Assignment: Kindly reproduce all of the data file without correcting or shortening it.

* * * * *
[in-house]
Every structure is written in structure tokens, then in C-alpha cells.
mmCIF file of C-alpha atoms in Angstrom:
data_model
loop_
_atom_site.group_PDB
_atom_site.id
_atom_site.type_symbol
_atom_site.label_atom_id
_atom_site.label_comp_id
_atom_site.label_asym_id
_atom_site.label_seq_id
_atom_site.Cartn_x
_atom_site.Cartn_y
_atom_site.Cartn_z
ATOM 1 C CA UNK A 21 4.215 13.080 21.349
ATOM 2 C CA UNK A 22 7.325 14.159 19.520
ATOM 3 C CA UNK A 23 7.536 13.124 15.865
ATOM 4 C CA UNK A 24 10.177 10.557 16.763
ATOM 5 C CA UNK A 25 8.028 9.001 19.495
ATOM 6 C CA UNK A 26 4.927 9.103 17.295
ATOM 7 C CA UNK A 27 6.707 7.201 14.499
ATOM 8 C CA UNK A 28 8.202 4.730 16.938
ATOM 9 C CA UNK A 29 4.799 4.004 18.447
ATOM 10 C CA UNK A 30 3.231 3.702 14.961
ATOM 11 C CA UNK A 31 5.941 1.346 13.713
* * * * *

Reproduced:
[in-house]
Every structure is written in structure tokens, then in C-alpha cells.
mmCIF file of C-alpha atoms in Angstrom:
data_model
loop_
_atom_site.group_PDB
_atom_site.id
_atom_site.type_symbol
_atom_site.label_atom_id
_atom_site.label_comp_id
_atom_site.label_asym_id
_atom_site.label_seq_id
_atom_site.Cartn_x
_atom_site.Cartn_y
_atom_site.Cartn_z
ATOM 1 C CA UNK A 21 4.215 13.080 21.349
ATOM 2 C CA UNK A 22 7.325 14.159 19.520
ATOM 3 C CA UNK A 23 7.536 13.124 15.865
ATOM 4 C CA UNK A 24 10.177 10.557 16.763
ATOM 5 C CA UNK A 25 8.028 9.001 19.495
ATOM 6 C CA UNK A 26 4.927 9.103 17.295
ATOM 7 C CA UNK A 27 6.707 7.201 14.499
ATOM 8 C CA UNK A 28 8.202 4.730 16.938
ATOM 9 C CA UNK A 29 4.799 4.004 18.447
ATOM 10 C CA UNK A 30 3.231 3.702 14.961
ATOM 11 C CA UNK A 31 5.941 1.346 13.713